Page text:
Consider the blog posts on this topic from physicist-turned-statistician Cosma Shalizi:




  8. Jan 6, 2017 #7
    The reality is, to do much with mathematics or physics(theoretical) requires extraordinary ability. This isn't to say it's not possible to get a PhD without it but in my opinion, to do anything significant in the field requires genius level ability to the point it's probably not worth going into unless you do math 24/7. At this point I view math more as a hobby then as a career, I just hope to create a career that uses some of what I know without being forced to teach a bunch of incompetent students college algebra.
  9. Jan 6, 2017 #8


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    Crek, I do not agree with that premise, because you (like many others) assume that "extraordinary" ability is somehow an in-born or genetic trait. The fact is that to get to the stage where someone could be said to have such ability takes a tremendous amount of effort and hard work.

    Sure, there are some people who may learn certain areas of knowledge more quickly than others, and for whom mathematics may come more naturally. But that does not mean that you need to be a genius to be able to make significant contributions. I would bet that most faculty members in math and physics departments are not geniuses.

    I also find your arrogance towards other college students (calling them "incompetent", for example) to be offensive. In fact, every single one of your posts lately have been nothing but negative. This begs the question -- why are you even bothering to post here on PF, if you don't have anything positive to contribute?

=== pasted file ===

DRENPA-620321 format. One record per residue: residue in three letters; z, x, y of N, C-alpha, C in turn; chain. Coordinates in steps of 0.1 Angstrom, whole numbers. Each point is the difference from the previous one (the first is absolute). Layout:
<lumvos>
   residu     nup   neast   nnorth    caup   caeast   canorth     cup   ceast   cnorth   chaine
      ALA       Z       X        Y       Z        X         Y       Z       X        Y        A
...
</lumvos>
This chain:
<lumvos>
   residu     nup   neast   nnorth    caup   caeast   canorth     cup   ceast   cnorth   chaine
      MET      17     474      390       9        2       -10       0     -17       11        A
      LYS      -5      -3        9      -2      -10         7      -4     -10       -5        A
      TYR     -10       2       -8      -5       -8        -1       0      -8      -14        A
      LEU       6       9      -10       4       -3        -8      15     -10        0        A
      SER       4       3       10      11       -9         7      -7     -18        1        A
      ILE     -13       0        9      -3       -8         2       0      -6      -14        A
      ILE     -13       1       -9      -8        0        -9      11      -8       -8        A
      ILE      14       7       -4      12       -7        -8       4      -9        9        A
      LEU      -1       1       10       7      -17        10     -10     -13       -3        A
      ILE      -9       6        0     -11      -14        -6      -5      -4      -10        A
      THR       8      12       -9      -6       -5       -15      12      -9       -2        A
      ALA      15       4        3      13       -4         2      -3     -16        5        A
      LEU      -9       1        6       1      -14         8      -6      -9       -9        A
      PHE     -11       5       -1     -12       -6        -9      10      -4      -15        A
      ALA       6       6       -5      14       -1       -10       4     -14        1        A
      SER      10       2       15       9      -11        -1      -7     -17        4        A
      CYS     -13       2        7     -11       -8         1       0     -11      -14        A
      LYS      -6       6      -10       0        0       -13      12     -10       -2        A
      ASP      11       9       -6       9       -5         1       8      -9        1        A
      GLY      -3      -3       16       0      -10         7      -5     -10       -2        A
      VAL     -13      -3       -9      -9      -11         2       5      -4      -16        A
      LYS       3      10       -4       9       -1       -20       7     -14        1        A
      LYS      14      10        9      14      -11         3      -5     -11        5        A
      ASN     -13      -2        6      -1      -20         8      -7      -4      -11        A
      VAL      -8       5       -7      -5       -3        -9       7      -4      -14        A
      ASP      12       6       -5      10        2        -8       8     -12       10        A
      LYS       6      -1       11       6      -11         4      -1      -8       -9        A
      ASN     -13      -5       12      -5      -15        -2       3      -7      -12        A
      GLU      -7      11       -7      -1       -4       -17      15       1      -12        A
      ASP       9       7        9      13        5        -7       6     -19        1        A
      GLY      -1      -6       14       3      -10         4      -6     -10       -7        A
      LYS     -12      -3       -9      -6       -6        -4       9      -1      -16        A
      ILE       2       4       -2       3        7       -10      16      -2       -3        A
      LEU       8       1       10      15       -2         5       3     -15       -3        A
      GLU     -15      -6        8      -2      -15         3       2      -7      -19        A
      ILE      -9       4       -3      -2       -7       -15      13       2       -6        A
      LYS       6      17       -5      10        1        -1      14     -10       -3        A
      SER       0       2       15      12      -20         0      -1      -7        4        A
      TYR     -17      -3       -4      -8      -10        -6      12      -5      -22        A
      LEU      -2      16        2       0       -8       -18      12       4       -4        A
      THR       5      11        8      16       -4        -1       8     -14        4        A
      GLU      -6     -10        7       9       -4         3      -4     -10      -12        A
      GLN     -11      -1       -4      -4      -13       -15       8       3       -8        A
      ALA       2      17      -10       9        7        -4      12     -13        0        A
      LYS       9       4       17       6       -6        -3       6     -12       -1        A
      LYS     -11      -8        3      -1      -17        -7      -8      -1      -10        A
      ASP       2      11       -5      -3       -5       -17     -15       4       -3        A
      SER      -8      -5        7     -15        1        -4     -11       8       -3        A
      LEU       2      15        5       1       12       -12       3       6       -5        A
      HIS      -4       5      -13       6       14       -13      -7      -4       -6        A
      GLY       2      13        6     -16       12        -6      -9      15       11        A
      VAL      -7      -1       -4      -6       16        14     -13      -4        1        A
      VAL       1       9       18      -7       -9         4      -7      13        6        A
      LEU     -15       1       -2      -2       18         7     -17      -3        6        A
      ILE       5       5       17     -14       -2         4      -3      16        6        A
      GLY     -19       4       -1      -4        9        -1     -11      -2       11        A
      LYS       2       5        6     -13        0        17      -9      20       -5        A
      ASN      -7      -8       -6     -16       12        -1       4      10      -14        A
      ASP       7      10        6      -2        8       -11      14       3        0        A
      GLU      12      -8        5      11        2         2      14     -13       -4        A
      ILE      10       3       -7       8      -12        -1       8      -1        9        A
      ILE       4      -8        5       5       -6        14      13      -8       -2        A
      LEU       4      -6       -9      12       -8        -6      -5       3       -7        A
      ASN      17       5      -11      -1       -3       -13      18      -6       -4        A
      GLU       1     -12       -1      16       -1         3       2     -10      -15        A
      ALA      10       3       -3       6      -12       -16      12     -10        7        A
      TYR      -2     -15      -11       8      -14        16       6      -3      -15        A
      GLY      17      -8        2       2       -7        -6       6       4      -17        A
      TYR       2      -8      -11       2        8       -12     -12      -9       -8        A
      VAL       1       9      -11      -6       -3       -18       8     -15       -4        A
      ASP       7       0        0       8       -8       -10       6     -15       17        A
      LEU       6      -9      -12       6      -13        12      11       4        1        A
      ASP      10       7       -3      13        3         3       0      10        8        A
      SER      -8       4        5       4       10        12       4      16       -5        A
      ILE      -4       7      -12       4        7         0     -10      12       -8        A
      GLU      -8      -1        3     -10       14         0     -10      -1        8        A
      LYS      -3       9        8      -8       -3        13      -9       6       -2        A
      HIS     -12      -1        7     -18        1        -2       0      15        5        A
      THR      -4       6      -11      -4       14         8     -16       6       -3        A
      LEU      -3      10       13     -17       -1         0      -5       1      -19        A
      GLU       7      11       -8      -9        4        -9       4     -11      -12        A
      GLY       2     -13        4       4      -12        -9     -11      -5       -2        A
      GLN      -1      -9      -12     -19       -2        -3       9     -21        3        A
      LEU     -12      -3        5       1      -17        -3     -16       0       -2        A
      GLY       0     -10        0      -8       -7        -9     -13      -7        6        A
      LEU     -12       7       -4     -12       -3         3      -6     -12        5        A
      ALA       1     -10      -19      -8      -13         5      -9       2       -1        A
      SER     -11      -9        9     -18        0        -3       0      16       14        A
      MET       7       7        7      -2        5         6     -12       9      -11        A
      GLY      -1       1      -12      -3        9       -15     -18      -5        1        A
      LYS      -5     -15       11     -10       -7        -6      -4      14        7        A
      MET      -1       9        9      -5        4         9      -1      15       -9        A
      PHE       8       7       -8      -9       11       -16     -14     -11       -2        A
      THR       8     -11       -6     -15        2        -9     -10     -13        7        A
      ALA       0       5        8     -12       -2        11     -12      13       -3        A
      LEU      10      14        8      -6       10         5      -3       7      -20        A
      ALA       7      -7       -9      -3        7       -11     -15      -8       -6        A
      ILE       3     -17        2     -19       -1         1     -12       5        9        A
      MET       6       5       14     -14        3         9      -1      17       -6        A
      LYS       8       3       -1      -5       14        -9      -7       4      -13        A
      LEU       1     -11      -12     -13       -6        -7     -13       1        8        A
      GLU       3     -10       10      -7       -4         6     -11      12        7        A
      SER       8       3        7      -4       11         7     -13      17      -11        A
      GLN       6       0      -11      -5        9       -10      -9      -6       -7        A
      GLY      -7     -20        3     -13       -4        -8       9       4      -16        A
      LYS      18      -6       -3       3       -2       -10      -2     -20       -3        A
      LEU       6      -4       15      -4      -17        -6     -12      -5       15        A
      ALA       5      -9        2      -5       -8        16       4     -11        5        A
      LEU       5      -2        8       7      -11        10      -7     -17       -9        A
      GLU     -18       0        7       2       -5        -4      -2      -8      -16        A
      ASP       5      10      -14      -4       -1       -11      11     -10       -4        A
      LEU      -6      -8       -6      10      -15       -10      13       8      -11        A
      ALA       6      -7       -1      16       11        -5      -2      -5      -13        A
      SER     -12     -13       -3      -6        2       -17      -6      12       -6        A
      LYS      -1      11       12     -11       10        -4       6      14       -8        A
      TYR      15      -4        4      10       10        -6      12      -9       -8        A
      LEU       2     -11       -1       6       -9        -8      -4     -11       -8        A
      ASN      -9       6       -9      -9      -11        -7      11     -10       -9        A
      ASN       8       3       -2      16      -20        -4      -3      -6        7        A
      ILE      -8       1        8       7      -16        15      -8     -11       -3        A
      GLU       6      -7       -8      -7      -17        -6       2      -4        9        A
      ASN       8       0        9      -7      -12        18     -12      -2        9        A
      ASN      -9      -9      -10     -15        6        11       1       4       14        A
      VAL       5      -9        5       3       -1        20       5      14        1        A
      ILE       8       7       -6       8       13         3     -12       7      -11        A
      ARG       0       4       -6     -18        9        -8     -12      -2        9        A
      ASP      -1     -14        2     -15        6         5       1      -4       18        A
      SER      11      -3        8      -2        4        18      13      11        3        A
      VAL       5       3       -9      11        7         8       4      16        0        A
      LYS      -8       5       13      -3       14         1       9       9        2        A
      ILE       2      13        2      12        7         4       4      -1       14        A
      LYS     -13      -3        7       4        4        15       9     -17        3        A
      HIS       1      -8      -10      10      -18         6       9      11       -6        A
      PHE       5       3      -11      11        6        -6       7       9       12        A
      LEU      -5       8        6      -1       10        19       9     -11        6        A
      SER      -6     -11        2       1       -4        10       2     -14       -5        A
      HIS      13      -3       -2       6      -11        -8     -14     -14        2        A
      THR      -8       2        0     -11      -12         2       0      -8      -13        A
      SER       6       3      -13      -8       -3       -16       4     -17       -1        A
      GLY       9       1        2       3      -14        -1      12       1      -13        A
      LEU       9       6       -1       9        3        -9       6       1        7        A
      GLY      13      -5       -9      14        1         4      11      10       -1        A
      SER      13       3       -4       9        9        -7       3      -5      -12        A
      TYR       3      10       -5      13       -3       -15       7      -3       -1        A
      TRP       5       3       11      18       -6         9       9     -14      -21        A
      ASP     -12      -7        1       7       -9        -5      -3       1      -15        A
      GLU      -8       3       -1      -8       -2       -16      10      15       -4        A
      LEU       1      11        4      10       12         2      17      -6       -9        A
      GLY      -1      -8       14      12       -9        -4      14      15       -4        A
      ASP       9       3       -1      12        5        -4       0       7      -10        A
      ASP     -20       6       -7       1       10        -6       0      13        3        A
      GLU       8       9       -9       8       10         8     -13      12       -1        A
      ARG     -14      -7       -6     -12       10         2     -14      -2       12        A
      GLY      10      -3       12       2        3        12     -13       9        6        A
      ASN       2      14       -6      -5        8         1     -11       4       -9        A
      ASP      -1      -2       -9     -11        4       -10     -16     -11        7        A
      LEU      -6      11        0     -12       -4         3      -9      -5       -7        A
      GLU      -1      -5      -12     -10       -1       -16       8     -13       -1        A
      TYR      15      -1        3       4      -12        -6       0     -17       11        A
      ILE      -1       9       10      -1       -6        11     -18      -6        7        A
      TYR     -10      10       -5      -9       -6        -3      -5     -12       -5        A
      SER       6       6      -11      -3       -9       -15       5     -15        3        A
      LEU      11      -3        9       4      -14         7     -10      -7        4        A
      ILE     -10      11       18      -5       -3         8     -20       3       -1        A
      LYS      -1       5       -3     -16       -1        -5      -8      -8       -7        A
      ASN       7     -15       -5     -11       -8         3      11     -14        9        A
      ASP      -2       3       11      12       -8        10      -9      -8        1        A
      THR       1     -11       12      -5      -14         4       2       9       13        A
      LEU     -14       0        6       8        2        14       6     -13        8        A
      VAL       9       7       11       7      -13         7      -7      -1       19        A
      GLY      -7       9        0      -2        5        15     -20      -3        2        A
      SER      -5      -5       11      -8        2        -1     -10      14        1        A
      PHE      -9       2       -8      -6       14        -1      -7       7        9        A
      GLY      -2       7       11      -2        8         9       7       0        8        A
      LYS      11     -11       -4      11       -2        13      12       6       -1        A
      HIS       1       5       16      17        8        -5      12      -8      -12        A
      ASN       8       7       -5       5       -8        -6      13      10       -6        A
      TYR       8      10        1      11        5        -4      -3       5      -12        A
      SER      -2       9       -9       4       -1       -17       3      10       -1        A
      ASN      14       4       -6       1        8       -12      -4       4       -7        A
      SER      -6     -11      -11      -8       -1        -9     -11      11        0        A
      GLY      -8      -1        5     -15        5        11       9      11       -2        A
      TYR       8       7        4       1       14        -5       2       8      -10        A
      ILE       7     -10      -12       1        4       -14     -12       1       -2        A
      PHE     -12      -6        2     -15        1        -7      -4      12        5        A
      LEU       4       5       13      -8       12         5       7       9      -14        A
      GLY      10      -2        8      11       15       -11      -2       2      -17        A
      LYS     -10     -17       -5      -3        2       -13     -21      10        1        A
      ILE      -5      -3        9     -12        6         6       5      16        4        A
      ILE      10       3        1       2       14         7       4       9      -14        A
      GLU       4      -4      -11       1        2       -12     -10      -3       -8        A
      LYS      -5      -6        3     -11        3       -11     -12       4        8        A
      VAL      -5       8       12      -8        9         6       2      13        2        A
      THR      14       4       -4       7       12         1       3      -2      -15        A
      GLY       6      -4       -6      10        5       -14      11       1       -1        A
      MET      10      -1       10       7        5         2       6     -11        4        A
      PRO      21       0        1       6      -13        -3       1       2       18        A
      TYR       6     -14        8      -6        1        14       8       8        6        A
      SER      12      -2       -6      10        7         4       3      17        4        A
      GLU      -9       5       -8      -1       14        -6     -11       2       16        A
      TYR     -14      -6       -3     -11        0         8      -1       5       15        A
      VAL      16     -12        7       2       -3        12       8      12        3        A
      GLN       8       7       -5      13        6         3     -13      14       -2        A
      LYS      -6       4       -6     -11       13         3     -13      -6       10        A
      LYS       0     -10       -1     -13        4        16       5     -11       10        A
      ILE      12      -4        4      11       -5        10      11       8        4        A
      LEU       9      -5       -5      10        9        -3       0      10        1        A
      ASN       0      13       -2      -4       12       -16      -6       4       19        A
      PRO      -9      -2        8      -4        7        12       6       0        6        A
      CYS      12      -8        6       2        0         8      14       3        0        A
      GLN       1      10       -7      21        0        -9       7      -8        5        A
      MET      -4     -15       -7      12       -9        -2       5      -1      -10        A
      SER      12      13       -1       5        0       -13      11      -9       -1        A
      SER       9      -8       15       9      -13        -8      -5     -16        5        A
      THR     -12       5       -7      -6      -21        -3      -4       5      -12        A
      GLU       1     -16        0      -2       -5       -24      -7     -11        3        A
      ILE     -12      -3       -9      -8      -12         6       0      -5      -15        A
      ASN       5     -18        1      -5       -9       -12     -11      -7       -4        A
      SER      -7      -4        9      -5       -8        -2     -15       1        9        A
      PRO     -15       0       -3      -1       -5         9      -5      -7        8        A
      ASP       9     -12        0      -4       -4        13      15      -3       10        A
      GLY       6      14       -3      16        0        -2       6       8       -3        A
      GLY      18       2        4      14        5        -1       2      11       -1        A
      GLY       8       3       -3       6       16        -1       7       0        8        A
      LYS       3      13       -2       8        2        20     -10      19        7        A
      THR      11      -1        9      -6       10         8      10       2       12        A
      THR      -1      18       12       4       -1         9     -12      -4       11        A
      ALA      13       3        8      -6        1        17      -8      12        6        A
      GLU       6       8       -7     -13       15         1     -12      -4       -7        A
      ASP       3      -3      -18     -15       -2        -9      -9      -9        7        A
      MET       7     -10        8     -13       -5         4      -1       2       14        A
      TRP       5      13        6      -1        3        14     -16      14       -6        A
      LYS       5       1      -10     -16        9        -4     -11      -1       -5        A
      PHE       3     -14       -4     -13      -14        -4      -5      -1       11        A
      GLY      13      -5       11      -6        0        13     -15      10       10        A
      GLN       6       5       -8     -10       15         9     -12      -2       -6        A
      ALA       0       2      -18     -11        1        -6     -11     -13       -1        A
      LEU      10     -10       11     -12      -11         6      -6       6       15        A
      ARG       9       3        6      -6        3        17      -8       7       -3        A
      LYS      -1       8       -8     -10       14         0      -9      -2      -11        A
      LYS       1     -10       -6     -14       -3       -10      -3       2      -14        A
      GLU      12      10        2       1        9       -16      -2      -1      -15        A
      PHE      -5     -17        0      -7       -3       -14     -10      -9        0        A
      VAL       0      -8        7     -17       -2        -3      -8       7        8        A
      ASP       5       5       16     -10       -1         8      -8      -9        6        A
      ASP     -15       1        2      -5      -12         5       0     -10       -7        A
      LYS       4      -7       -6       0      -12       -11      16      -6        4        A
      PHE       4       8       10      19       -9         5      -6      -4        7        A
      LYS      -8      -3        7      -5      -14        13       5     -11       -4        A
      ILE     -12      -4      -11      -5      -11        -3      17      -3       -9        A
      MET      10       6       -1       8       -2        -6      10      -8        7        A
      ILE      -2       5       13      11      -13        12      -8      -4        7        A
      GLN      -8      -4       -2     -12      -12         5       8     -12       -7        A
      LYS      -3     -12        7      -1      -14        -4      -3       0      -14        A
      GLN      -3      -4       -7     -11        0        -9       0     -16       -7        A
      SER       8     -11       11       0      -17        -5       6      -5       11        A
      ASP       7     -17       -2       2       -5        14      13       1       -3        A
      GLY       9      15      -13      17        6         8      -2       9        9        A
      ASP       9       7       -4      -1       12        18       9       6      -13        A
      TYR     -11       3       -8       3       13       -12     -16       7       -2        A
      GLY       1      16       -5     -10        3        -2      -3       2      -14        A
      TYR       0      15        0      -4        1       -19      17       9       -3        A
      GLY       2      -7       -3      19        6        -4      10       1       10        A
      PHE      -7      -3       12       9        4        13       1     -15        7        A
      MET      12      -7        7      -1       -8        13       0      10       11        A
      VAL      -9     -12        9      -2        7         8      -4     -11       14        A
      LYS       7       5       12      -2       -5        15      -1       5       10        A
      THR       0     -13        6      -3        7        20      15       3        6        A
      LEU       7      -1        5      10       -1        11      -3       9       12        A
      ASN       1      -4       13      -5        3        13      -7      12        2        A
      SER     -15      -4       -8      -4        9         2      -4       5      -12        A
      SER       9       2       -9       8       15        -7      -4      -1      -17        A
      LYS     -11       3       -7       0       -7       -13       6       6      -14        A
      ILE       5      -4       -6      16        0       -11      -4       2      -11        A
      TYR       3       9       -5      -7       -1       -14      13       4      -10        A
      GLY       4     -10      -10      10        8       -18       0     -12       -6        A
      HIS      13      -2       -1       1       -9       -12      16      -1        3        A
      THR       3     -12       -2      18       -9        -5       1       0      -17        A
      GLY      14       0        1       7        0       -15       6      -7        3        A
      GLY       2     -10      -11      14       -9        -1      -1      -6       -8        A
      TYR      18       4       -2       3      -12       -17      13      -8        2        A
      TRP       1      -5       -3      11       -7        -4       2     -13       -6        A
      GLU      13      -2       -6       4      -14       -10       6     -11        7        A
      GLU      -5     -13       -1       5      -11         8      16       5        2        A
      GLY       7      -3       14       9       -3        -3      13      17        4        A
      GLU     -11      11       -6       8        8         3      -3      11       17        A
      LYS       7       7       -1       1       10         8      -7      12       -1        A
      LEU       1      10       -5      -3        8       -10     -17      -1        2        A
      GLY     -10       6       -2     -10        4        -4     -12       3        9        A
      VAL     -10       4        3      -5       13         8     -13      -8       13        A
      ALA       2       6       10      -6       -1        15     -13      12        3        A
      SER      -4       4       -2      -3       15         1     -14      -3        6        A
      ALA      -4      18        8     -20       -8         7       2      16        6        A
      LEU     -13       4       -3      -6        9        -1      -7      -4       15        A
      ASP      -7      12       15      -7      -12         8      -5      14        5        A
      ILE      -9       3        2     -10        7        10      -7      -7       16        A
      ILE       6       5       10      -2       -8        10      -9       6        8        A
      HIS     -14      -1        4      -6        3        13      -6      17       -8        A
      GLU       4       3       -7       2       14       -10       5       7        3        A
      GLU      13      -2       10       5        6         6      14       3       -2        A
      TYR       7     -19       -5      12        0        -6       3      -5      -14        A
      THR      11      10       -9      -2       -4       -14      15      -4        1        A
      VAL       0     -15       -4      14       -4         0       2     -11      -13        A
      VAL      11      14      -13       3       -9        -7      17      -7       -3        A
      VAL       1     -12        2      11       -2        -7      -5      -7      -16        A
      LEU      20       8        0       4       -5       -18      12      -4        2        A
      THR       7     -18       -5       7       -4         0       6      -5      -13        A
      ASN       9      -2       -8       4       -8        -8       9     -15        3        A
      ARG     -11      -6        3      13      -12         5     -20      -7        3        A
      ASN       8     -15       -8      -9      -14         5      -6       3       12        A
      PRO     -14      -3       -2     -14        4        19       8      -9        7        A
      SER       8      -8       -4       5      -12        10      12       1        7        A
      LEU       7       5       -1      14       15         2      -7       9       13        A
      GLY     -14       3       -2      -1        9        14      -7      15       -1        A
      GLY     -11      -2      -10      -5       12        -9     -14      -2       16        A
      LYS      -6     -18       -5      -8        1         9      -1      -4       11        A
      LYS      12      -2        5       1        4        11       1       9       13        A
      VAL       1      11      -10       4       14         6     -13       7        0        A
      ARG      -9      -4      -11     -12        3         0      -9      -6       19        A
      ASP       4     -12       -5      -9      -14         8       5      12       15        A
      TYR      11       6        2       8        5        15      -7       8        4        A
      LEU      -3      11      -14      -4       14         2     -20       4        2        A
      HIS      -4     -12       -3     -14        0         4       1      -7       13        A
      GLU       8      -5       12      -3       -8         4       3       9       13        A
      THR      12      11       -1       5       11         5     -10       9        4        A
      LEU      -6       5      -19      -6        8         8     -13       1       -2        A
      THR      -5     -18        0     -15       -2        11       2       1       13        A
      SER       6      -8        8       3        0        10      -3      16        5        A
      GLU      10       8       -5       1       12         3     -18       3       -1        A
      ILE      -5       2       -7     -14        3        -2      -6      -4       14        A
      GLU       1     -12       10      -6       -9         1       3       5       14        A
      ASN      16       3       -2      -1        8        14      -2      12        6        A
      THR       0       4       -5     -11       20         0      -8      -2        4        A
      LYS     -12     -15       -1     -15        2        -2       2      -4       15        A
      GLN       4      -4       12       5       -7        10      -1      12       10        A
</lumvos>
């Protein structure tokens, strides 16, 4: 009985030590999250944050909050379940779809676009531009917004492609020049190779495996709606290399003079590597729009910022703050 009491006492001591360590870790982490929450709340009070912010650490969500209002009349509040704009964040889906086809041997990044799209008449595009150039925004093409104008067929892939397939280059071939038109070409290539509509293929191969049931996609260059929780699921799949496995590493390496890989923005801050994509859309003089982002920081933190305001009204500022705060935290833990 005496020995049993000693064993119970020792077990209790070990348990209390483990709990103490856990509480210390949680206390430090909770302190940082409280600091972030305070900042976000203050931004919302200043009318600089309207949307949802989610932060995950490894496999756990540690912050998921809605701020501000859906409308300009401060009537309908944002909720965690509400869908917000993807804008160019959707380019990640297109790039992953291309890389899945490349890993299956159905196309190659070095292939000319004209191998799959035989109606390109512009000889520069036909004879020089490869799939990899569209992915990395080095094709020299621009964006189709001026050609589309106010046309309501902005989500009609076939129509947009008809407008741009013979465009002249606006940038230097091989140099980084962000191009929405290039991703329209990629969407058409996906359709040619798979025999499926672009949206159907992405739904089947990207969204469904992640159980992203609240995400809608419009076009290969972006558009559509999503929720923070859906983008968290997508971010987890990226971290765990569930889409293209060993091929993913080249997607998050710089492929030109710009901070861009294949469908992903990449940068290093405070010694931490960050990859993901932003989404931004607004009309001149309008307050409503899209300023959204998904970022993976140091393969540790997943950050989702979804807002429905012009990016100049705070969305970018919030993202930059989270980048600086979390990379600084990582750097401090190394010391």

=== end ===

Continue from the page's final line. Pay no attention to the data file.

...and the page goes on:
10. Jan 6, 2017 #9


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    Well said. I struggled to put it in an equally polite way.
  11. Jan 7, 2017 #10
    Like most things in life, you just have to have the passion for it. Presence of Other factors only help more.

    If an online article about IQ can dissuade you from doing it, then you are not motivated enough for it. What good is high IQ whn you dont know how to prove statemrents, differentiate, do actual math first etc...? If you are happy doing and learning math, I am sure with anough hard work you can contribute something to the field. What helps the most in my opinion is being exposed to a variety of math and logic at an early age.
    Last edited: Jan 7, 2017
  12. Jan 31, 2017 #11
    The original link doesn't wourk for me ☹️
  13. Jan 31, 2017 #12
    Why? If you like mathematics you would enjoy teaching it to any group of people. :) The best maths book often start with a thank you note to the college students for their insights and opinions. I also think teaching is one of the best way to remain "fresh".
    Last edited: Jan 31, 2017
  14. Jan 31, 2017 #13


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    Based on my experience and people I've talked to, this is the comment I have to make.

    There are different types of intelligence and people have strengths in different areas. Every one has a unique thought process. Different problems require different skill sets. For example, it is very likely that Stephen Hawking has contributed so much to gravity even though it is difficult for him to move is because he has a special geometric insight that is very useful for the problems he's worked on (gravity is geometry in some sense). People who think this way may find other things unintuitive. I know lots of absolutely brilliant physicists who will readily admit when they don't understand something in area outside of their field. The goal is to identify problems for which you have special insight given your way of thinking.
  15. Feb 5, 2017 #14
    The great computer scientist Richard Hamming had a great, inspiring talk on this: